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Located in the southern San Luis Valley of Colorado, the remote and relatively unknown town of Antonito is home to an overwhelmingly Hispanic population struggling not only to exist in an economically depressed and politically marginalized area, but also to preserve their culture and their lifeways. Between 1996 and 2006, anthropologist Carole Counihan collected food-centered life histories from nineteen Mexicanas—Hispanic American women—who had long-standing roots in the Upper Rio Grande region. The interviews in this groundbreaking study focused on southern Colorado Hispanic foodways—beliefs and behaviors surrounding food production, distribution, preparation, and consumption. In this book, Counihan features extensive excerpts from these interviews to give voice to the women of Antonito and highlight their perspectives. Three lines of inquiry are framed: feminist ethnography, Latino cultural citizenship, and Chicano environmentalism. Counihan documents how Antonito's Mexicanas establish a sense of place and belonging through their knowledge of land and water and use this knowledge to sustain their families and communities. Women play an important role by gardening, canning, and drying vegetables; earning money to buy food; cooking; and feeding family, friends, and neighbors on ordinary and festive occasions. They use food to solder or break relationships and to express contrasting feelings of harmony and generosity, or enmity and envy. The interviews in this book reveal that these Mexicanas are resourceful providers whose food work contributes to cultural survival.

The Pastoral Clinic

Author: Angela Garcia
Publisher: Univ of California Press
ISBN: 0520258290
Size: 43.80 MB
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"Timely, disturbing, and luminously written, The Pastoral Clinic is anthropology at its best, bringing into view a devastating piece of reality, highlighting larger processes and human singularities, and calling for a new public and ethics of care."—João Biehl, author of Vita: Life in a Zone of Social Abandonment "Garcia calls for a new ethics of care for heroin addicts, exposing the insufficiency and lack of continuity of rapidly privatizing faith-based services for the rural poor. Her heartfelt ethnography of the geography of addiction in New Mexico reveals how formerly agricultural communities and families find themselves painfully embedded in a land of dispossession and displacement with an unresolvable past, and an unlivable present."—Philippe Bourgois, author of Righteous Dopefiend "Angela Garcia has expanded the roots and basis of addictions to the great losses—personal, cultural, economic, of birthright and land—that few would dare to explore. I've sought a book like this for years, addressing my own addictions and those of the young men and women I've worked with for decades. A formidable thinker, a wrench-in-the-works activist inside and out of the industry, Angela understands that addictions are not a 'always has been and always will be' fate, but a collective, individual, and even 'intimate,' funneling into the web. And how the path toward healing, reconciliation, and wholeness is in the land, in the hand, and the capable heart of every addict and broken community."—Luis J. Rodriguez, author of Always Running: La Vida Loca, Gang Days in LA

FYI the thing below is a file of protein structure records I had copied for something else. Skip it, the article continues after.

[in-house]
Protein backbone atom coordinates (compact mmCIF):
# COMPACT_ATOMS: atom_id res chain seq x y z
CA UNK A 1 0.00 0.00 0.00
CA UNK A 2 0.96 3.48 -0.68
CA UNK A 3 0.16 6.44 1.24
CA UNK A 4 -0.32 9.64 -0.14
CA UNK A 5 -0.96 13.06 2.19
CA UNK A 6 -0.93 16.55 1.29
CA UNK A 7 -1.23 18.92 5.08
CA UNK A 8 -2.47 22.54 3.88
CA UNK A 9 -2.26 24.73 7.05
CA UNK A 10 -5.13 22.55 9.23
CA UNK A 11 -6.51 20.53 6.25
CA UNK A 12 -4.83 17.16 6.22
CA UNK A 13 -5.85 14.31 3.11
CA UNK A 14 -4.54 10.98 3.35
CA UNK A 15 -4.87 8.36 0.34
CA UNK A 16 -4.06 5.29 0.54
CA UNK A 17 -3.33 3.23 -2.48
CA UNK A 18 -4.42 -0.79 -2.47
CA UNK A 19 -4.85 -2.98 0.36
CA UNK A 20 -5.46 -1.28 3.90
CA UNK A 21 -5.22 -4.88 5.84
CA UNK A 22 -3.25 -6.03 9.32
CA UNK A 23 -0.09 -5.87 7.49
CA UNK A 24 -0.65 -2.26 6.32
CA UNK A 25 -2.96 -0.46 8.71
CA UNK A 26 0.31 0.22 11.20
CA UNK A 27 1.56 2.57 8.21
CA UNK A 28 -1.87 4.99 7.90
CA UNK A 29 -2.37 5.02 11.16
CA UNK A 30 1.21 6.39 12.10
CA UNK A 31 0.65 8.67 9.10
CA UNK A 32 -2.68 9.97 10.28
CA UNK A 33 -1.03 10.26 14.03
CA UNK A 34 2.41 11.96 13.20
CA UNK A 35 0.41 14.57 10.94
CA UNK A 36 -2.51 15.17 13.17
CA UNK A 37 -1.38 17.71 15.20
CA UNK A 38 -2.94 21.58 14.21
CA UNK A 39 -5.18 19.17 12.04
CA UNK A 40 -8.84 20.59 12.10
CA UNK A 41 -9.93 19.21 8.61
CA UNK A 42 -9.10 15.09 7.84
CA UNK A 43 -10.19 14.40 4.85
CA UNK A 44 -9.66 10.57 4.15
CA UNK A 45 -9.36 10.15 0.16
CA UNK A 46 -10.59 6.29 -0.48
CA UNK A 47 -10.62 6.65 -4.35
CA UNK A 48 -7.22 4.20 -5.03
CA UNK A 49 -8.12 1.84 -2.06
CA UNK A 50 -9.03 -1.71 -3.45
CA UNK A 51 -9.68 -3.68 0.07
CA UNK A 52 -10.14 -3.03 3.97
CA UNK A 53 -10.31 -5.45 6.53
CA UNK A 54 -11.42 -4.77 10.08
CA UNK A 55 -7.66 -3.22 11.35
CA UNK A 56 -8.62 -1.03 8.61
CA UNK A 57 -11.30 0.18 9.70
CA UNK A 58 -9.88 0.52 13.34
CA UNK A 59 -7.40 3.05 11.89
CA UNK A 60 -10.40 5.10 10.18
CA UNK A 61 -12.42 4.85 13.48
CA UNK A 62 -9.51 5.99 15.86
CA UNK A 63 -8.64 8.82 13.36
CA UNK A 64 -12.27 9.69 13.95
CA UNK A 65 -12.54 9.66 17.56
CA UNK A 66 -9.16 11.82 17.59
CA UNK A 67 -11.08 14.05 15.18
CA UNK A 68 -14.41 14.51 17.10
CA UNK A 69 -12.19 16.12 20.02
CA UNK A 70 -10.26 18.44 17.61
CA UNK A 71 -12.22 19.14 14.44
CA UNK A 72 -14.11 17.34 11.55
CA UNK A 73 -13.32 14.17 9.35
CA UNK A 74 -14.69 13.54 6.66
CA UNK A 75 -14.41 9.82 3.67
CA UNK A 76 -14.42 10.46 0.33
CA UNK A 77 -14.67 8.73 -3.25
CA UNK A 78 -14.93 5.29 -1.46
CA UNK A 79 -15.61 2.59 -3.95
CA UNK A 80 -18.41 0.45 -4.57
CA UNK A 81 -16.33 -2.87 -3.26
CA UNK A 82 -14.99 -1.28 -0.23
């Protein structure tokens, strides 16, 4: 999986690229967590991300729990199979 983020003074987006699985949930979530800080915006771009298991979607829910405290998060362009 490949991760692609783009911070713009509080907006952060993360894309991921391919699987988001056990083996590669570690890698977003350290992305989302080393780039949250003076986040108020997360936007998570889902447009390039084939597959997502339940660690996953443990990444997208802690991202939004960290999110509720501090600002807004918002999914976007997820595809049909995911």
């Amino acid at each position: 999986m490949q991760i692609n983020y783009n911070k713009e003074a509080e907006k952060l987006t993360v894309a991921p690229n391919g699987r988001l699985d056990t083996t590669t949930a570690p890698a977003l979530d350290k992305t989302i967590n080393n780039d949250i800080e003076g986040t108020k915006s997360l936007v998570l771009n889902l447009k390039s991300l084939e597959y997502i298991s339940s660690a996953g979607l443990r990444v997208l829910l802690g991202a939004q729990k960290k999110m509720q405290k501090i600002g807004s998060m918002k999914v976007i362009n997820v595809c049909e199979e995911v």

Hotel Mariachi

Author: Catherine L. Kurland
Publisher: UNM Press
ISBN: 0826353738
Size: 68.63 MB
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In Boyle Heights, gateway to East Los Angeles, sits the 1889 landmark “Hotel Mariachi,” where musicians have lived and gathered on the adjacent plaza for more than half a century. This book is a photographic and ethnographic study of the mariachis, Mariachi Plaza de Los Angeles, and the neighborhood. The newly restored brick hotel embodies a triumphant struggle of preservation against all odds, and its origins open a portal into the Mexican pueblo’s centuries-old multiethnic past. Miguel Gandert’s compelling black-and-white images document the hotel and the vibrant mariachi community of the “Garibaldi Plaza of Los Angeles.” The history of Hotel Mariachi is personal to Catherine López Kurland, a descendant of the entrepreneur who built it, and whose family’s Californio roots will fascinate anyone interested in early Los Angeles or Mexican American history. Enrique Lamadrid explores mariachi music, poetry, and fiestas, and the part Los Angeles played in their development, delving into the origins of the music and offering a deep account of mariachi poetics. Hotel Mariachi is a unique lens through which to view the history and culture of Mexicano California, and provides touching insights into the challenging lives of mariachi musicians.